The only other Diamond Jubilee to be celebrated by a British monarch was in 1897, when Queen Victoria celebrated her 60 years on the throne. At that Jubilee, Victoria dressed in black silk with white ostrich features and diamonds, sailors in boaters pulled gun carriages while guards in bearskin hats lined the route. The table of the grand dinner party afterward was decorated with a 9ft-high display of 60,000 orchids crafted into the shape of the crown. How times have changed over the intervening century.

While you'll still witness the pomp and ceremony, the 2012 Diamond Jubilee of Queen Elizabeth (1-5 June) will celebrate the people of the UK and invites a global audience to sit down to Sunday lunch and a plethora of other activities.

Epsom Derby

The celebrations will be under starter’s orders when Her Majesty attends the Epsom Derby (1-2 June), her first official engagement of the Jubilee. It’s a natural starting point for the weekend, given the Queen’s long association with Epsom Downs racecourse, which she attended for her first derby in 1953, just four days after her coronation. The derby runs over Friday and Saturday, but the showpiece race is on Saturday with prize money of £1.3 million for the winning thoroughbred.

The Big Lunch (…and tea)

Sunday lunch is a British tradition, so what better way to celebrate than sitting down with friends and neighbours to scoff scotch eggs and meat pies on paper plates. Check out the Big Lunch map and find your nearest trestle table, then just show up with something yummy. If you can’t make the lunch, how about high tea? Hotels including the Dorchester, Park Lane, Andaz and Betty’s Tea Rooms in Yorkshire, are all offering Jubilee Teas with requisite Victoria sponge cake, coronation chicken sandwiches and gin and tonic jellies.

The Queen's mounted Life Guards in Horse Guards Parade. Photo by Gavin Gough (Lonely Planet Images). 

The River Pageant

At high water on Sunday 3 June, up to 1000 boats, barges, tall ships and pleasure craft will muster on the Thames to form part of the Avenue of Sail, as the Queen floats down the river on the golden Royal Barge. The River Pageant will be the biggest flotilla on the Thames River in 350 years, with over 30,000 participants. While the Queen will board at Chelsea Pier, down river at London Bridge there will be a gun salute. Thames piers, riverside roads and bridges will be closed to traffic and there will be up to 50 big screens along the route so everyone can enjoy the show.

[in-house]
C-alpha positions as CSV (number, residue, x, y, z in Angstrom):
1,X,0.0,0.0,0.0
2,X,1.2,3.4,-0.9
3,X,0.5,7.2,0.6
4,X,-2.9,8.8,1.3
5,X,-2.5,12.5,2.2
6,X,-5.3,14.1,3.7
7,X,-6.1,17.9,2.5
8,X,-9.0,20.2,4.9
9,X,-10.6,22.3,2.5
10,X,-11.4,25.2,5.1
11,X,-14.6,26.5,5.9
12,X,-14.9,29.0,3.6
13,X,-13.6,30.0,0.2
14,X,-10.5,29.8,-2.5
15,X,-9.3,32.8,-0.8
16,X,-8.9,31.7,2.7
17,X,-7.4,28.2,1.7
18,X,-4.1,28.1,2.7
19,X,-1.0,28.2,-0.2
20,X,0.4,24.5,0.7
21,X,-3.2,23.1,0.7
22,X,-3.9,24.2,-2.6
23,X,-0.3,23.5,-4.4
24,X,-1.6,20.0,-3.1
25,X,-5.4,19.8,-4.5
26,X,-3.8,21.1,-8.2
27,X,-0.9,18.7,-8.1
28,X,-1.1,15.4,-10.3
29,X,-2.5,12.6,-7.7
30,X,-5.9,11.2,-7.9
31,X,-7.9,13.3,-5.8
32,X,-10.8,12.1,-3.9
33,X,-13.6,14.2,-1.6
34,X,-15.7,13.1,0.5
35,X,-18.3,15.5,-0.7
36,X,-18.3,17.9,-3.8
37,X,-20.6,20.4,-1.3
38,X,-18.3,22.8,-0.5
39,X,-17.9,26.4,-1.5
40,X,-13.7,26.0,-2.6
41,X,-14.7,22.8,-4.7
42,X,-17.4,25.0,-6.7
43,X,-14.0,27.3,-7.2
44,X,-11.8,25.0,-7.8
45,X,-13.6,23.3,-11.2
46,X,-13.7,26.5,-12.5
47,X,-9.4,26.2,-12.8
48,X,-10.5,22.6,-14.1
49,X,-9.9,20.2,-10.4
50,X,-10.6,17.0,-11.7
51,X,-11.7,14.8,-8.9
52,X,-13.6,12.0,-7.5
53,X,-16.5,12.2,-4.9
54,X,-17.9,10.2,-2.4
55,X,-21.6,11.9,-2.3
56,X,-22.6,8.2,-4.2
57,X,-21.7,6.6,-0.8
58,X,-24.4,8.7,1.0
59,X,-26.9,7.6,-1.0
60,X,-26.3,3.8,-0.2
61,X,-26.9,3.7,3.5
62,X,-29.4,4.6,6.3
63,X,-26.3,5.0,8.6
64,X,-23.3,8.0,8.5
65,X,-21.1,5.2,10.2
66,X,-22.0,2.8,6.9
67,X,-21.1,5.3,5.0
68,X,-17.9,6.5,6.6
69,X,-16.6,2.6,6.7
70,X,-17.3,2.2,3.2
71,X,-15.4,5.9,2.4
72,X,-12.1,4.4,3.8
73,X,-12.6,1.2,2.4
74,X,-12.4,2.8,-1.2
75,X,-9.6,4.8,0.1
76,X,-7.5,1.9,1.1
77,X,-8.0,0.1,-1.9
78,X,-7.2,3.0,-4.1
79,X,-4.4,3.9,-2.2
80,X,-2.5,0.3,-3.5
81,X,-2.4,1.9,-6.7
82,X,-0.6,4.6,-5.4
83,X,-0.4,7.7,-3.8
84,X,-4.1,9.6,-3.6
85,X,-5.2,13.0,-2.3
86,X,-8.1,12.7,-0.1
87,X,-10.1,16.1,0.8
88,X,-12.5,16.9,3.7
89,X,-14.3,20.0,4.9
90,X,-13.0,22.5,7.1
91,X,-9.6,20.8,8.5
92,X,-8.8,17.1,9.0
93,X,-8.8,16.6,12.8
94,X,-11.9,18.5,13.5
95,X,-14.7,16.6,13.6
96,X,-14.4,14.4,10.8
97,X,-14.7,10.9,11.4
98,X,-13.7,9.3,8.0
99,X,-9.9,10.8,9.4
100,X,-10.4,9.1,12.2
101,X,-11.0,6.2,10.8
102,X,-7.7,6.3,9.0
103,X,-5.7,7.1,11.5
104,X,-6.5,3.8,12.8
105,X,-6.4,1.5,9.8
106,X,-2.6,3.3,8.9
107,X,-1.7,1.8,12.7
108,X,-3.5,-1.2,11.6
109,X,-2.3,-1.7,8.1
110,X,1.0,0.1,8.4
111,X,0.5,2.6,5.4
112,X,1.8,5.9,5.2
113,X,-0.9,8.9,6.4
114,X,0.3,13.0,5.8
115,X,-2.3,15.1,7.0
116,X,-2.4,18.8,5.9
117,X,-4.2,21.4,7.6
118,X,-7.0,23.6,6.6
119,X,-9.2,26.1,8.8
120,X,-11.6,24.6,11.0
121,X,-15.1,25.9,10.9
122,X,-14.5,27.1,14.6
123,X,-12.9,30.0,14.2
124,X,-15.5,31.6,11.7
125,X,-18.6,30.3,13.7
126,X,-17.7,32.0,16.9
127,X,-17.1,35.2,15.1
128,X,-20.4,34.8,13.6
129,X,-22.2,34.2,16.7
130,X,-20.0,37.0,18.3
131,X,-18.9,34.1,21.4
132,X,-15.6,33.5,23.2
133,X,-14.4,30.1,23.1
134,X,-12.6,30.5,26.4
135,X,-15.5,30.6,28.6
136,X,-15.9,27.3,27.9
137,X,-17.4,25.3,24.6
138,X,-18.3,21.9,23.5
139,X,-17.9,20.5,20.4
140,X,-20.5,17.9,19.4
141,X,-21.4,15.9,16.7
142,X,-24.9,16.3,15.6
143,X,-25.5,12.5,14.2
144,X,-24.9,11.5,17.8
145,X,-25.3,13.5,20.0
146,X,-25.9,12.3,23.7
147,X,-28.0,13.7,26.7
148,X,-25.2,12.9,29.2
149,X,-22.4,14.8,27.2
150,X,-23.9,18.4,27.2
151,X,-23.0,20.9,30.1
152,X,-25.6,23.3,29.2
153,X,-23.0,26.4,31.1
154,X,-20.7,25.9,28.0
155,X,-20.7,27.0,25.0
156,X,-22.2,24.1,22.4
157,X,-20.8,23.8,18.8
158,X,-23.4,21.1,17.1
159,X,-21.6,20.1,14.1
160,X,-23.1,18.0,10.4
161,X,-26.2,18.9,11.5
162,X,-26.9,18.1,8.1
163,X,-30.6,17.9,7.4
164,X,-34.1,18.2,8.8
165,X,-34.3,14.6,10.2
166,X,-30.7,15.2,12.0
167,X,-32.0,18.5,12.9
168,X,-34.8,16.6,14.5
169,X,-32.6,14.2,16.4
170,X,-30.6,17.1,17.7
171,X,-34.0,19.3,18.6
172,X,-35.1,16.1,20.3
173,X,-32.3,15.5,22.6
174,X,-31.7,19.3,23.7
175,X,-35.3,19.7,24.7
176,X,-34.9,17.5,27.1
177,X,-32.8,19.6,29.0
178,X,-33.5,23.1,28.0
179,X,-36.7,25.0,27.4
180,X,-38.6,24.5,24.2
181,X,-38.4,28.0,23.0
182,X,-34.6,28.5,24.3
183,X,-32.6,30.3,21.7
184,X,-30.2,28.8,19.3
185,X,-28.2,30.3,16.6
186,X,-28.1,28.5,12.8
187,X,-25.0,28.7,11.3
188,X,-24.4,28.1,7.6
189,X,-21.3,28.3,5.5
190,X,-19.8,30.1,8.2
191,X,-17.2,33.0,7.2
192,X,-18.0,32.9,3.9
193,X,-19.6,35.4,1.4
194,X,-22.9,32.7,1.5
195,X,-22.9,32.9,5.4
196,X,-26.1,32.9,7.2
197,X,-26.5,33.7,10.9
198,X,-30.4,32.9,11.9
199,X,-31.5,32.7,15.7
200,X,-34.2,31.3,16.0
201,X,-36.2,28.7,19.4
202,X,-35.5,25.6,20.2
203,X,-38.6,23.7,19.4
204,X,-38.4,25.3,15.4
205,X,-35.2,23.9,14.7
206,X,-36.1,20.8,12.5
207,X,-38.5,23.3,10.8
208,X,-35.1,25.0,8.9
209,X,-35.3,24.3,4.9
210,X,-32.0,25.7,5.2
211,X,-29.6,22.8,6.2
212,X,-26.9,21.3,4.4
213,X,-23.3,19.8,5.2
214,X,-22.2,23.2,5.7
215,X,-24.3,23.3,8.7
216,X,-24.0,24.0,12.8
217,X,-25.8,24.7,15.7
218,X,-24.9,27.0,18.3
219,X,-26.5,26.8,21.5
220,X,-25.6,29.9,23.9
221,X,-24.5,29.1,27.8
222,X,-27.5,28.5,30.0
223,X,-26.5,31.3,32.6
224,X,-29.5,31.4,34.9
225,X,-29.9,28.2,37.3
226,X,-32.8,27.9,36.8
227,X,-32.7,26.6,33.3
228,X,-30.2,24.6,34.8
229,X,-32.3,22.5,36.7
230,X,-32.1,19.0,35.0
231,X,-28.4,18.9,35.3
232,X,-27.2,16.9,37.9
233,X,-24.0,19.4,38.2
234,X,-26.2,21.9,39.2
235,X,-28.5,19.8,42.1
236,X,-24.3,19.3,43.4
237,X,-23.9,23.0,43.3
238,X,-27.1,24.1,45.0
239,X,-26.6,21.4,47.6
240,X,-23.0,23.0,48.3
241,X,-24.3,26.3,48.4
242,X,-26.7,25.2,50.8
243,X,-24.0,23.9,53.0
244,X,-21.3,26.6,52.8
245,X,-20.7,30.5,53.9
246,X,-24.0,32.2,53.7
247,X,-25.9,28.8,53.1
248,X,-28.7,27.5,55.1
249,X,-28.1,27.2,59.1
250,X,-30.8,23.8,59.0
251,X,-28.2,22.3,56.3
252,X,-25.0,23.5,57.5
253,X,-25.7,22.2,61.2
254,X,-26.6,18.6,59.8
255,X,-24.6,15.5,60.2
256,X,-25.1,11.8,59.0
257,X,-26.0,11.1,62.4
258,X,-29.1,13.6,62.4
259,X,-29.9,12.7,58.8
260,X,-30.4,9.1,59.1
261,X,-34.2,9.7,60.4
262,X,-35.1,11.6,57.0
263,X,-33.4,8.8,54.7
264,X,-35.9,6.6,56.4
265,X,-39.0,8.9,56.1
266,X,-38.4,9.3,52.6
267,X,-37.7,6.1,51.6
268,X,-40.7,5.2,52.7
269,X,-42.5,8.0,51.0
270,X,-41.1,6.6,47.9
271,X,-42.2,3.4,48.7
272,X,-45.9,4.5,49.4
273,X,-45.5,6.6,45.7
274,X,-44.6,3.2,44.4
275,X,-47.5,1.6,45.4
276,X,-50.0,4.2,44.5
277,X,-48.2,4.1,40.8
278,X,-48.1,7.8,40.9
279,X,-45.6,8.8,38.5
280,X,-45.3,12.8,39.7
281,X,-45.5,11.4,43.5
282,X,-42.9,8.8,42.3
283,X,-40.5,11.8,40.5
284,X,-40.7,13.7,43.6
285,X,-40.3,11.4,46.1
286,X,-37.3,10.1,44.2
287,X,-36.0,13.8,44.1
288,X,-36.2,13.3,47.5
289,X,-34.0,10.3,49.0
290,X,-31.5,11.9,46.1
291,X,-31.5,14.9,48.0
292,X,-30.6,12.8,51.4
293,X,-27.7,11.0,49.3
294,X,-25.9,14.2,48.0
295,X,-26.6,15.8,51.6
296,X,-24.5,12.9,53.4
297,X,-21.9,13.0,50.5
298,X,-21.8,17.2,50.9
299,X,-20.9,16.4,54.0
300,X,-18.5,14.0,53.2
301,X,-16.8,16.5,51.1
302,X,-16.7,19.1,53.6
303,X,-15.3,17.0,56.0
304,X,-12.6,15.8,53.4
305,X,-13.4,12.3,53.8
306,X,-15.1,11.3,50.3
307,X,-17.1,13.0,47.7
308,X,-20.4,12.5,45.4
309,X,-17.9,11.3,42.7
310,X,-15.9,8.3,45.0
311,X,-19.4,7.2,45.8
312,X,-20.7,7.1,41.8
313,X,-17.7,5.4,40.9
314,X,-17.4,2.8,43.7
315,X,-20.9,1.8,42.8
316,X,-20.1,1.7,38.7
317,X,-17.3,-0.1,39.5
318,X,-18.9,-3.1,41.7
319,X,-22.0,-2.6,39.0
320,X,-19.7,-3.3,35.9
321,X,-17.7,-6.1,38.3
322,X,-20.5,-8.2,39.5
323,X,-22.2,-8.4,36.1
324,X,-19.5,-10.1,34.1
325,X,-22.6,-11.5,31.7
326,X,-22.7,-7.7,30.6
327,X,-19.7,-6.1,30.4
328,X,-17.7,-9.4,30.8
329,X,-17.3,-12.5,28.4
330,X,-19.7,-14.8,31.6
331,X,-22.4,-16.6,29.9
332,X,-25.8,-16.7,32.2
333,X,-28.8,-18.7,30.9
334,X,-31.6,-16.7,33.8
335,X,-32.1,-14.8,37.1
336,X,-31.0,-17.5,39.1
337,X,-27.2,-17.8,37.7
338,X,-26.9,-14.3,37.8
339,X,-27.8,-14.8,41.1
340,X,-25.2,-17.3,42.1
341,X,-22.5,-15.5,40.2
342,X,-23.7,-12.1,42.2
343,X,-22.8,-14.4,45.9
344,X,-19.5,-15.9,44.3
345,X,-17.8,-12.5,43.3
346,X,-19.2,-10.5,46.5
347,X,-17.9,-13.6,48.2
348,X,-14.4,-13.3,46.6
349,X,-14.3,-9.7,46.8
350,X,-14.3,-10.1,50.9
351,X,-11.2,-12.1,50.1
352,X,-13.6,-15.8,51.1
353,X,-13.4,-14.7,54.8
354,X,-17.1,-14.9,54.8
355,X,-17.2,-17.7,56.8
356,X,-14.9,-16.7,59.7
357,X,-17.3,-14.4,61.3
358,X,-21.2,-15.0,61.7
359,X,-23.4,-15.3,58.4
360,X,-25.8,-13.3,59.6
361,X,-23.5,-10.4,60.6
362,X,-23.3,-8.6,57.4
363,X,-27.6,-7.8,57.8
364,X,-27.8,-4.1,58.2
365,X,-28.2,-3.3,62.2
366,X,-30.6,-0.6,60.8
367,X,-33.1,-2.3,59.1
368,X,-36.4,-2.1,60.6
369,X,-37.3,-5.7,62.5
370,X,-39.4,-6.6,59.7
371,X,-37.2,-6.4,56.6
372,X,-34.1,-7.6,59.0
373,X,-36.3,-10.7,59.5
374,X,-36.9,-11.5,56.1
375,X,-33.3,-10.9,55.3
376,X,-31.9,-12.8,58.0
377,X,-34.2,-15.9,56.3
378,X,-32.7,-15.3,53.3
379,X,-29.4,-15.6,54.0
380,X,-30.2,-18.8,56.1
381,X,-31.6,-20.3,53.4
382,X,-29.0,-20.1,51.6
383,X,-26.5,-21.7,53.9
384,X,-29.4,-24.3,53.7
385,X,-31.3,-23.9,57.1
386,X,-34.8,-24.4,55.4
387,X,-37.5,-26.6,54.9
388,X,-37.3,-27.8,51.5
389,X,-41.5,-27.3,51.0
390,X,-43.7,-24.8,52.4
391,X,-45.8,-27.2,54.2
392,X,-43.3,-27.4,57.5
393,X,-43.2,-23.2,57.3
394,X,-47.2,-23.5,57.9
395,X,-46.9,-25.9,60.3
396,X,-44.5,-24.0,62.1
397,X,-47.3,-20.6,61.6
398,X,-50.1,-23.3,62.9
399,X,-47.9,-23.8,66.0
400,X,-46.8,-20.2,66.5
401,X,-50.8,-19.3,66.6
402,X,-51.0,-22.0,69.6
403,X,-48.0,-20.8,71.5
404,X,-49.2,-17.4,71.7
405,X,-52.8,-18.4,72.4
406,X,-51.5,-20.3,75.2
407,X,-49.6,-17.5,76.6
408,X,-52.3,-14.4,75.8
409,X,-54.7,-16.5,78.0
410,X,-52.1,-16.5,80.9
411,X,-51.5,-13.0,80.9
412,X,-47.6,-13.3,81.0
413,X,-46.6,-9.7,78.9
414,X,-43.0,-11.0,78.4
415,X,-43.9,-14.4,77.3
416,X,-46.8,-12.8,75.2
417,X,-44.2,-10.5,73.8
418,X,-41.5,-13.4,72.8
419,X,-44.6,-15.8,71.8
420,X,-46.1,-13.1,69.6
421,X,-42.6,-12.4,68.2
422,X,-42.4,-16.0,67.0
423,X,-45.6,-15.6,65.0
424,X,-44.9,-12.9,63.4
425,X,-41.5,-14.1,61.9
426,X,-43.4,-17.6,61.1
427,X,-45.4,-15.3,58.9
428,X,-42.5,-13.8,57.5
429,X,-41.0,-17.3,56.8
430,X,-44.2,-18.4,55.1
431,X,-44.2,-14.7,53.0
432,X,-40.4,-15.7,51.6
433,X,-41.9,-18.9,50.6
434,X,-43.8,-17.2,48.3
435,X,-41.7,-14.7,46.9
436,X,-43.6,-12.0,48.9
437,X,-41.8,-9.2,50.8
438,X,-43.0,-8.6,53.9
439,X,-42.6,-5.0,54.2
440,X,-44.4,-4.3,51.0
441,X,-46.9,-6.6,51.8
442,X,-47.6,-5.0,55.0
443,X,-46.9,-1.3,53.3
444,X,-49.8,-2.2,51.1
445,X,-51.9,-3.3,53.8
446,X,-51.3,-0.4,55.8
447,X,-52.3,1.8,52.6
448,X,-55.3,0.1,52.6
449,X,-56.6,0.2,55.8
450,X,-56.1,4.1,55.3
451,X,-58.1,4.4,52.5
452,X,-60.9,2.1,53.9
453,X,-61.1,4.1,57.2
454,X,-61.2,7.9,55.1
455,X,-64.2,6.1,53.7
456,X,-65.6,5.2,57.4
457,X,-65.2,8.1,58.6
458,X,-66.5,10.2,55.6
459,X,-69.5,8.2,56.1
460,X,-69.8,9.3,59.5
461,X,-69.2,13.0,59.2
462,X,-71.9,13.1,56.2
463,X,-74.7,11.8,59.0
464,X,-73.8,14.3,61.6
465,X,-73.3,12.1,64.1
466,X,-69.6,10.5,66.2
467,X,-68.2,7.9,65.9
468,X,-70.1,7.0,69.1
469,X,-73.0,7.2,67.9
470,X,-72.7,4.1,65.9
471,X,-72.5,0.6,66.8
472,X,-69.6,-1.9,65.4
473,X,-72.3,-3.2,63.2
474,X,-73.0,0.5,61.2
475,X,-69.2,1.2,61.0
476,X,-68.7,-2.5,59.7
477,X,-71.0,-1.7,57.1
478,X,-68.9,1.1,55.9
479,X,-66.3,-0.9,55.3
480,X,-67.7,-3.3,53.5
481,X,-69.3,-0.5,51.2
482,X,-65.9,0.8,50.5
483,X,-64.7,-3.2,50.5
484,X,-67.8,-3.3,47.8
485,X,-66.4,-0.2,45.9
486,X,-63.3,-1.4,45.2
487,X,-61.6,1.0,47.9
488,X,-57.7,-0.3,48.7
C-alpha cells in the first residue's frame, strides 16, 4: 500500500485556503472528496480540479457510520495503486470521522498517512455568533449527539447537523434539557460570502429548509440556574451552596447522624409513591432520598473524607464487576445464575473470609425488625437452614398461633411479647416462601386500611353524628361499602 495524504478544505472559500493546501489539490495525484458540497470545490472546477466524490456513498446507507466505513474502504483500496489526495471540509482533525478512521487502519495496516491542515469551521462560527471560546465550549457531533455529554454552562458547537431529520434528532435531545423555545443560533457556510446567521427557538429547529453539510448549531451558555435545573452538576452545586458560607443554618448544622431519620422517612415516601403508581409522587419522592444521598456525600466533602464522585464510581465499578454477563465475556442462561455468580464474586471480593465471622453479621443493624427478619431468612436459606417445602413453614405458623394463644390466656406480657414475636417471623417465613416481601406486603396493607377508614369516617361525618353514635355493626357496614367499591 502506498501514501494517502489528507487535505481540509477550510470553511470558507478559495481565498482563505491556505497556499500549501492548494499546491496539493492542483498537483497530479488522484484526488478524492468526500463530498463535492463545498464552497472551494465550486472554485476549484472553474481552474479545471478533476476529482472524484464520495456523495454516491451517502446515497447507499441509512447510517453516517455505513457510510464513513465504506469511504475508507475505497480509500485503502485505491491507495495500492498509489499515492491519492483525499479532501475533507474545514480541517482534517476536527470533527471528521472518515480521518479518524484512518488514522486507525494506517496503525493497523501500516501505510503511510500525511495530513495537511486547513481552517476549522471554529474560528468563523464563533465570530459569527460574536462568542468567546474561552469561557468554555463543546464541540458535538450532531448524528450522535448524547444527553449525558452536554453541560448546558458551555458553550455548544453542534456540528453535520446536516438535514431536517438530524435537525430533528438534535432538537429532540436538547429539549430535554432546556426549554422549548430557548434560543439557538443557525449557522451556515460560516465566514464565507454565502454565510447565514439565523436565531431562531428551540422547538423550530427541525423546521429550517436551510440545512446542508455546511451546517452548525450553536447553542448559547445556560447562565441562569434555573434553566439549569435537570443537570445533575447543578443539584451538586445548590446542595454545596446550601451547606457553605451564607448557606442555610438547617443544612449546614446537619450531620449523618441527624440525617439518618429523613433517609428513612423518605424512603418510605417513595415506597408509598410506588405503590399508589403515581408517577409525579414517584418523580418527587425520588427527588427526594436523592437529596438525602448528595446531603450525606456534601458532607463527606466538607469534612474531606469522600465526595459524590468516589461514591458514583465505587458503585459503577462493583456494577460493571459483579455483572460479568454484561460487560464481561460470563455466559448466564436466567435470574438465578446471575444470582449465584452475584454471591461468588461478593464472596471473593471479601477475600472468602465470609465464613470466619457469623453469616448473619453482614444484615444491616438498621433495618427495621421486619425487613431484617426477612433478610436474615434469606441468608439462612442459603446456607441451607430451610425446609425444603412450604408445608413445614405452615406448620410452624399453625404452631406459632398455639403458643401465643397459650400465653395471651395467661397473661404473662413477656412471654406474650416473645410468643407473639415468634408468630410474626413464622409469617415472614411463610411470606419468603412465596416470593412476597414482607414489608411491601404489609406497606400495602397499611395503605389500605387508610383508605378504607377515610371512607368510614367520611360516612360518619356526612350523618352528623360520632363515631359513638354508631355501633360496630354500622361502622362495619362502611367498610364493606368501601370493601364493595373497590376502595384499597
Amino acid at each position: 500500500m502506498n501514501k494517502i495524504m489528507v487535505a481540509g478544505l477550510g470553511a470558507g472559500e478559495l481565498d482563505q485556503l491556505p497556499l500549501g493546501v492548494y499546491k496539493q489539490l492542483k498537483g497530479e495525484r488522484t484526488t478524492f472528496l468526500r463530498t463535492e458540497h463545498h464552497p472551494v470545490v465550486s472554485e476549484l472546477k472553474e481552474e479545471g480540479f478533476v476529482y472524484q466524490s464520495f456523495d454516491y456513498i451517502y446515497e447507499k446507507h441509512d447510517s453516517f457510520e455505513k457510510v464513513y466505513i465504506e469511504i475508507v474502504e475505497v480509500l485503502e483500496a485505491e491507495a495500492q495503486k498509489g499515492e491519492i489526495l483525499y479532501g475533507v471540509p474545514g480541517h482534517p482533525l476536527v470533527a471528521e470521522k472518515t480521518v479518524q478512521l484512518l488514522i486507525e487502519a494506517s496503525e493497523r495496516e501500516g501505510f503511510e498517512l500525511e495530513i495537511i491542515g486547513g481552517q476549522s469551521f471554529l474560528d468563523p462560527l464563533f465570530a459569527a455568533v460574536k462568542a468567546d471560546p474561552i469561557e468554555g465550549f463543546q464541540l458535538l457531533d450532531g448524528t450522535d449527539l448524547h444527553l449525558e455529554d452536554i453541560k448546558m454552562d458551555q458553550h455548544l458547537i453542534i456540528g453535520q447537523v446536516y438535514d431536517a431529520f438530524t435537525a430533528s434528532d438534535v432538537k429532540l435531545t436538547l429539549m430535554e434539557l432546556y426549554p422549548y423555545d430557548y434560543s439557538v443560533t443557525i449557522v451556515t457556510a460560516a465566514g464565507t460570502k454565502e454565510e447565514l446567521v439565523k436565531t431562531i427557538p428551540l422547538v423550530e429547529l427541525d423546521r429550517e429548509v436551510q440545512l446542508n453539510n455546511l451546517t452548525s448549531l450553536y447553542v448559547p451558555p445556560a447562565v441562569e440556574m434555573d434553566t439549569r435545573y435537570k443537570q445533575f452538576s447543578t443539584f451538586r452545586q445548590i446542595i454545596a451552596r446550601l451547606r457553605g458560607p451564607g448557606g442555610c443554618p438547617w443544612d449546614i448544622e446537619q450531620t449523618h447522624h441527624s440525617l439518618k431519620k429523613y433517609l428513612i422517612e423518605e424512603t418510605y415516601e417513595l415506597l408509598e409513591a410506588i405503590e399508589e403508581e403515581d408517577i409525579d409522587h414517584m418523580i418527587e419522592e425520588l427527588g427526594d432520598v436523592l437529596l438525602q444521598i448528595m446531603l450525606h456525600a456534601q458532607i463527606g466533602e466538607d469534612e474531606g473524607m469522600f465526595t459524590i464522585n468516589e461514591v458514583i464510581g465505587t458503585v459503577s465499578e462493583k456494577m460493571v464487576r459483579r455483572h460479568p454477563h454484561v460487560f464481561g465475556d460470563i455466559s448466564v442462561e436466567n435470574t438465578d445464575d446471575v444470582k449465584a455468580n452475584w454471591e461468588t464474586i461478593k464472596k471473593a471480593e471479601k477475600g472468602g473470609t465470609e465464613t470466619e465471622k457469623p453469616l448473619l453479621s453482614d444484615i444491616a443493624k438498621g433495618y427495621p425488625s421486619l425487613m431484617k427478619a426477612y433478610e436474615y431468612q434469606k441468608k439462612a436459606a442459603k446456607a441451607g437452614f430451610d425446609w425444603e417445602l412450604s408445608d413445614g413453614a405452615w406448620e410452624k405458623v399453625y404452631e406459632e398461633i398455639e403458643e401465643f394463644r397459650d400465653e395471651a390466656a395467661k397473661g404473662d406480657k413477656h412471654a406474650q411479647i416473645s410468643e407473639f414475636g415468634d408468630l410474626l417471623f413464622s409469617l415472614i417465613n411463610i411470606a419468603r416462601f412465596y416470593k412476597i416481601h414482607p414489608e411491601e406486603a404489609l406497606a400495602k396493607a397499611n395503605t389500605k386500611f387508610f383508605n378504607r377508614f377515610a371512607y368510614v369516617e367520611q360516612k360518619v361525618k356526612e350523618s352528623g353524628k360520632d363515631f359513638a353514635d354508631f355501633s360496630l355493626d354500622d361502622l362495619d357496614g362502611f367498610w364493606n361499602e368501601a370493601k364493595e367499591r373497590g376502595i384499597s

Other vantage points worth considering are a table at the River Restaurant in the Savoy Hotel, or on the grassy banks of Battersea Park, where a Diamond Jubilee Festival will be held, replete with tea trolleys touring the park, a village fete with Morris dancing and apple dunking, and a diamond-geezer pub where you’ll likely meet Pearly Kings and Queen’s. What’s more, you can take part in the Jubilee cake competition: there’ll be room for yours on the stand, which is being designed to hold up to 1000 cakes.

Lighting the beacons

At 10pm on Monday 4 June over 4000 beacons will be lit across the UK, Channel Islands, Isle of Man and the Commonwealth to mark the celebrations. Religious buildings planning on taking part include the Shri Venkateswara (Balaji) Hindu Temple in the West Midlands and St Mary’s Parish Church in Moseley, Birmingham. The Queen herself will light the final beacon from the concert stage at Buckingham Palace, where Elton John and Stevie Wonder are scheduled to perform. Event organisers have applied to the Guinness Book of World Records to claim the longest chain of beacons ever.

Service at St Paul’s

Queen Victoria’s official Jubilee celebrations took place on 20 June 1897. On the 22 June, Queen Victoria processed to St Paul’s cathedral, followed by 17 carriages full of dignitaries, to attend a Thanksgiving service. She wrote in her diary afterwards, it was ‘A never to be forgotten day’. Likewise, on Tuesday 5 June, the Queen and Prince Philip will attend the Service of Thanksgiving at St Paul’s Cathedral, which will feature a Jubilee prayer and a ‘Diamond Choir’ made up of children from around the UK.

Her Majesty at the Trooping the Colour ceremony, 2010. Photo by Simon Greenwood (Lonely Planet Images).

Carriage procession

Finally, after a private lunch at Westminster Hall (5 June), the Queen and the Duke of Edinburgh will leave the New Palace Yard in the open-topped, 1902 State Landau horse-drawn carriage and proceed up Whitehall to Trafalgar Square, through Admiralty Arch and down the Mall to Buckingham Palace. Military personnel from all three services will line the route and a Guard of Honour will greet the royal pair at the gates of Buckingham Palace. When they appear on the balcony, an RAF Flypast and cascade of rifle fire will close the epic celebrations.

This article was originally published in May 2012. This article was updated in October 2012.  

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